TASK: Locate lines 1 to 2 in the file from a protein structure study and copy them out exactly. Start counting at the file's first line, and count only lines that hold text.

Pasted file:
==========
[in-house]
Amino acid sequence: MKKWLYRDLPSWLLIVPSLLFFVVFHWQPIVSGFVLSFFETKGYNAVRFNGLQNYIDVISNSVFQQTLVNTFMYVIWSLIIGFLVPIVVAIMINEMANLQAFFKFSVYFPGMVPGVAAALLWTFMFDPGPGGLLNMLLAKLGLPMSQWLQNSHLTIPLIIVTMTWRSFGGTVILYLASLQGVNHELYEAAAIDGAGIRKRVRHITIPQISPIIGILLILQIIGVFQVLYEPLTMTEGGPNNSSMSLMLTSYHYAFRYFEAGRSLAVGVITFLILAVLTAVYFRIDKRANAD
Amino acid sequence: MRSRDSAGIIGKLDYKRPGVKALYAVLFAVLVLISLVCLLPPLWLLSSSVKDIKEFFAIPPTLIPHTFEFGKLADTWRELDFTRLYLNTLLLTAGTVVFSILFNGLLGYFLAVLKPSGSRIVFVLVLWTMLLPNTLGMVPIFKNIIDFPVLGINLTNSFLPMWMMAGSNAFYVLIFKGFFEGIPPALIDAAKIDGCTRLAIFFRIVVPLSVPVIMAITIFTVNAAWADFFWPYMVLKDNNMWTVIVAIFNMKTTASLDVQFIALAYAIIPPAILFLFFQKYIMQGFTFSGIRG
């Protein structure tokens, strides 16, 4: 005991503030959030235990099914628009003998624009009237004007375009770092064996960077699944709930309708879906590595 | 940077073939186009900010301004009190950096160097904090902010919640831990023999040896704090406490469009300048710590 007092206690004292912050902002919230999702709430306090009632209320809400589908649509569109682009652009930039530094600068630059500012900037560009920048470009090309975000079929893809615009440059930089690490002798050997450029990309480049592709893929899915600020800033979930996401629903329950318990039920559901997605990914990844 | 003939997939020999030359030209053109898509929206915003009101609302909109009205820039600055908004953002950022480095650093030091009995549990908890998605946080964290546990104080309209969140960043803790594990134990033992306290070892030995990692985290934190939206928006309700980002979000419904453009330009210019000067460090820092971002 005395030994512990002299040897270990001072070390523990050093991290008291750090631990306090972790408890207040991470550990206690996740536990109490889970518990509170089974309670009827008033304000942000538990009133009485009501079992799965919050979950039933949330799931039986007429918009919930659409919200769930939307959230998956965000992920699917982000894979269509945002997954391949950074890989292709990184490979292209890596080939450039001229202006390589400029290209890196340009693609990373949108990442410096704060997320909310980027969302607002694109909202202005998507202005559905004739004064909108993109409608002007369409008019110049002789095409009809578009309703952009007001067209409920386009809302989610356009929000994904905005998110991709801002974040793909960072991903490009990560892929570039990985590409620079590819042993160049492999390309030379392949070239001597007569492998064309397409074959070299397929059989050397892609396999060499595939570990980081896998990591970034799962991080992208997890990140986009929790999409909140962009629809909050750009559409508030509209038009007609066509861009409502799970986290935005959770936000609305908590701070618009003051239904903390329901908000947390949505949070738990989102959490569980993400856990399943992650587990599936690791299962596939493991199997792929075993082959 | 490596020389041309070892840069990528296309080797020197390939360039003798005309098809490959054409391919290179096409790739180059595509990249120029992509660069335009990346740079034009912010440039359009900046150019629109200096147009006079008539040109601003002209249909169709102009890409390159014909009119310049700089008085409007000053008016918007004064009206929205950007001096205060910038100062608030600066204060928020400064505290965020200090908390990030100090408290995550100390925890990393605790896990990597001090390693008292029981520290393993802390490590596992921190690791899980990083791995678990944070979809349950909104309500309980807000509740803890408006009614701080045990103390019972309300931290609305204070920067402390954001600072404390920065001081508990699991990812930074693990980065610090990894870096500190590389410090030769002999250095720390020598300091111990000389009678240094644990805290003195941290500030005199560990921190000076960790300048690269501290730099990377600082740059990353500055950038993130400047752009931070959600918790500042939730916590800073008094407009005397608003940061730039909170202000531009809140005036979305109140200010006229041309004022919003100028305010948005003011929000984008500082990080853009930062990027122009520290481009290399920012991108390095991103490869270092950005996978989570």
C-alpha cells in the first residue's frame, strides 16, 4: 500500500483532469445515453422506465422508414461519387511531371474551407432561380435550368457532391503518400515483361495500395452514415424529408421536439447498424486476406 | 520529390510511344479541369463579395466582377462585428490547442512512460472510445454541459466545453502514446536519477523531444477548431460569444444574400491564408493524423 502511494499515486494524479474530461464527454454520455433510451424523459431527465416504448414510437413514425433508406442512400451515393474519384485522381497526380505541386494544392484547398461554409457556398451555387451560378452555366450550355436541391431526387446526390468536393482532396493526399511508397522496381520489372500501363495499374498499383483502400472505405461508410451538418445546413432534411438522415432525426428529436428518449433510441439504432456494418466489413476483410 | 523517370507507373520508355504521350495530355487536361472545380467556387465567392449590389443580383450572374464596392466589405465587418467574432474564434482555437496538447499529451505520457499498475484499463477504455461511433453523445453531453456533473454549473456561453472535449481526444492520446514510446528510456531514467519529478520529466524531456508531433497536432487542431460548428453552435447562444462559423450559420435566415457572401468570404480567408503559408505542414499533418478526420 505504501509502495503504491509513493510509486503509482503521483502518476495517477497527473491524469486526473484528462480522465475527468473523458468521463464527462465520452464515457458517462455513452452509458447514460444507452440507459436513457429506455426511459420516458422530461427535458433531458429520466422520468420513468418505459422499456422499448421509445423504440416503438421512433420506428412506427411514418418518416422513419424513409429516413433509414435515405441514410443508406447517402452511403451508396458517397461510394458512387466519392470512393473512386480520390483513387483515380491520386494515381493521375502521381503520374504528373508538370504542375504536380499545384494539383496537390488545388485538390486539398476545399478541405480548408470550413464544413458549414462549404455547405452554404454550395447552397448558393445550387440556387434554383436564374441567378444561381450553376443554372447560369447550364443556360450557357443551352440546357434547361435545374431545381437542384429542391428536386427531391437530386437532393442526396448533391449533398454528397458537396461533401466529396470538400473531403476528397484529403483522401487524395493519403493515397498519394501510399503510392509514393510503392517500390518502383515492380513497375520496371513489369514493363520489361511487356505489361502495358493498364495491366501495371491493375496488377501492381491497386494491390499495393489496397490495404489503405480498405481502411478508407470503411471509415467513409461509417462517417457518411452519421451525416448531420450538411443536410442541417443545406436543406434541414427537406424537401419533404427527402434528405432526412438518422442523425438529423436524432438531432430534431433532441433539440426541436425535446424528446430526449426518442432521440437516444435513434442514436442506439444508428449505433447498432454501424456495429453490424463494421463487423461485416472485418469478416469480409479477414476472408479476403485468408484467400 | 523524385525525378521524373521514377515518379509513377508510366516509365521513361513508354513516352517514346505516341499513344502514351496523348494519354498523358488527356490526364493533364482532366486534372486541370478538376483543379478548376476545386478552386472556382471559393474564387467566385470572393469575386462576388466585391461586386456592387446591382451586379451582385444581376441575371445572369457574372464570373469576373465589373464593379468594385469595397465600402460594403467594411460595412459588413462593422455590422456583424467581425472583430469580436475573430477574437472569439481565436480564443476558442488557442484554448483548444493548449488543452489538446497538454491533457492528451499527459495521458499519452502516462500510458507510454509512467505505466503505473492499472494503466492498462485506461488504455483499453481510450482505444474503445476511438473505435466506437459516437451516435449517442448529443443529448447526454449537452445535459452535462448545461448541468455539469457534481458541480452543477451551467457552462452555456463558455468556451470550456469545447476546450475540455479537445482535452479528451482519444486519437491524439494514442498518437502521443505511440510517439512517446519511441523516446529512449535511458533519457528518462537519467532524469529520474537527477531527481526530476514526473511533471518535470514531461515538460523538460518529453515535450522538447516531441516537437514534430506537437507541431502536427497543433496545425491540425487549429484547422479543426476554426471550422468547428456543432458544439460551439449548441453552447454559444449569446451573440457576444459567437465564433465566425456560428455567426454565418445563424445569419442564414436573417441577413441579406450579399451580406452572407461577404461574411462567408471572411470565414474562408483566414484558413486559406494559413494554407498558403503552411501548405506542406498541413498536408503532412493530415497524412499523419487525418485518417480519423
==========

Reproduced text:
[in-house]
Amino acid sequence: MKKWLYRDLPSWLLIVPSLLFFVVFHWQPIVSGFVLSFFETKGYNAVRFNGLQNYIDVISNSVFQQTLVNTFMYVIWSLIIGFLVPIVVAIMINEMANLQAFFKFSVYFPGMVPGVAAALLWTFMFDPGPGGLLNMLLAKLGLPMSQWLQNSHLTIPLIIVTMTWRSFGGTVILYLASLQGVNHELYEAAAIDGAGIRKRVRHITIPQISPIIGILLILQIIGVFQVLYEPLTMTEGGPNNSSMSLMLTSYHYAFRYFEAGRSLAVGVITFLILAVLTAVYFRIDKRANAD